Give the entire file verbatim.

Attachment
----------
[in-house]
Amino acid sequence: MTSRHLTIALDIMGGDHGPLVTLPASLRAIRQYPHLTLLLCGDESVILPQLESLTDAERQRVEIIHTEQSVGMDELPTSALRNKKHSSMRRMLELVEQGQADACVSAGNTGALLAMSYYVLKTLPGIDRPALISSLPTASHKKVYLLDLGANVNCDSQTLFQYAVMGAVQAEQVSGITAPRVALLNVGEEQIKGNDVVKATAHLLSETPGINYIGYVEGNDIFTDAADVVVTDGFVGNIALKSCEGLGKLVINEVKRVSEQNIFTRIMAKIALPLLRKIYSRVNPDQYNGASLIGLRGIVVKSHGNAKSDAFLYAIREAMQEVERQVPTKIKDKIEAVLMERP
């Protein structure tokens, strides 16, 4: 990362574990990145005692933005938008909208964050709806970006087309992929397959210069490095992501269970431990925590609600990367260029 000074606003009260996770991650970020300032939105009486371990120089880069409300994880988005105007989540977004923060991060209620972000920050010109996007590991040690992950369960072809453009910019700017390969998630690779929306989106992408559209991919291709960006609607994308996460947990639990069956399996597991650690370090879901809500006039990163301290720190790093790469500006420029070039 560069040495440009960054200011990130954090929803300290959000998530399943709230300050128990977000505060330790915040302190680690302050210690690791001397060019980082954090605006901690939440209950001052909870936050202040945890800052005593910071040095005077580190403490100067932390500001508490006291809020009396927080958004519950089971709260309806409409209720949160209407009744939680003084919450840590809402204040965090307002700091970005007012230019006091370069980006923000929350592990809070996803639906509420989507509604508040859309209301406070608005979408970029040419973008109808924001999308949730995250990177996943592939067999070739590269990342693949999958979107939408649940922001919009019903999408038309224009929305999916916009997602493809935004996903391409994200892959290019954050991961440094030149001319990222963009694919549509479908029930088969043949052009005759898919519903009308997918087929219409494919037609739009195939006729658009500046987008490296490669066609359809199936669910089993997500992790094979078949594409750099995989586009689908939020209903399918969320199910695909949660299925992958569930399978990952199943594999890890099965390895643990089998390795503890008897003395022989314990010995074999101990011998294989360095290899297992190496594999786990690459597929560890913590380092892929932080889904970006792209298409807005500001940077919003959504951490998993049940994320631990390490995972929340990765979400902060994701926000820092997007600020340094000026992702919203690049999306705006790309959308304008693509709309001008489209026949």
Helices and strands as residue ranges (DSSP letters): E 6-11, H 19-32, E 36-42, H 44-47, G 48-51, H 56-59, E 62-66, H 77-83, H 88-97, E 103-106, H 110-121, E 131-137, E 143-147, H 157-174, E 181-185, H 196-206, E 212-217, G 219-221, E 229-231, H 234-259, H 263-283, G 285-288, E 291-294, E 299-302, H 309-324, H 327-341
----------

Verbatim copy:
[in-house]
Amino acid sequence: MTSRHLTIALDIMGGDHGPLVTLPASLRAIRQYPHLTLLLCGDESVILPQLESLTDAERQRVEIIHTEQSVGMDELPTSALRNKKHSSMRRMLELVEQGQADACVSAGNTGALLAMSYYVLKTLPGIDRPALISSLPTASHKKVYLLDLGANVNCDSQTLFQYAVMGAVQAEQVSGITAPRVALLNVGEEQIKGNDVVKATAHLLSETPGINYIGYVEGNDIFTDAADVVVTDGFVGNIALKSCEGLGKLVINEVKRVSEQNIFTRIMAKIALPLLRKIYSRVNPDQYNGASLIGLRGIVVKSHGNAKSDAFLYAIREAMQEVERQVPTKIKDKIEAVLMERP
């Protein structure tokens, strides 16, 4: 990362574990990145005692933005938008909208964050709806970006087309992929397959210069490095992501269970431990925590609600990367260029 000074606003009260996770991650970020300032939105009486371990120089880069409300994880988005105007989540977004923060991060209620972000920050010109996007590991040690992950369960072809453009910019700017390969998630690779929306989106992408559209991919291709960006609607994308996460947990639990069956399996597991650690370090879901809500006039990163301290720190790093790469500006420029070039 560069040495440009960054200011990130954090929803300290959000998530399943709230300050128990977000505060330790915040302190680690302050210690690791001397060019980082954090605006901690939440209950001052909870936050202040945890800052005593910071040095005077580190403490100067932390500001508490006291809020009396927080958004519950089971709260309806409409209720949160209407009744939680003084919450840590809402204040965090307002700091970005007012230019006091370069980006923000929350592990809070996803639906509420989507509604508040859309209301406070608005979408970029040419973008109808924001999308949730995250990177996943592939067999070739590269990342693949999958979107939408649940922001919009019903999408038309224009929305999916916009997602493809935004996903391409994200892959290019954050991961440094030149001319990222963009694919549509479908029930088969043949052009005759898919519903009308997918087929219409494919037609739009195939006729658009500046987008490296490669066609359809199936669910089993997500992790094979078949594409750099995989586009689908939020209903399918969320199910695909949660299925992958569930399978990952199943594999890890099965390895643990089998390795503890008897003395022989314990010995074999101990011998294989360095290899297992190496594999786990690459597929560890913590380092892929932080889904970006792209298409807005500001940077919003959504951490998993049940994320631990390490995972929340990765979400902060994701926000820092997007600020340094000026992702919203690049999306705006790309959308304008693509709309001008489209026949």
Helices and strands as residue ranges (DSSP letters): E 6-11, H 19-32, E 36-42, H 44-47, G 48-51, H 56-59, E 62-66, H 77-83, H 88-97, E 103-106, H 110-121, E 131-137, E 143-147, H 157-174, E 181-185, H 196-206, E 212-217, G 219-221, E 229-231, H 234-259, H 263-283, G 285-288, E 291-294, E 299-302, H 309-324, H 327-341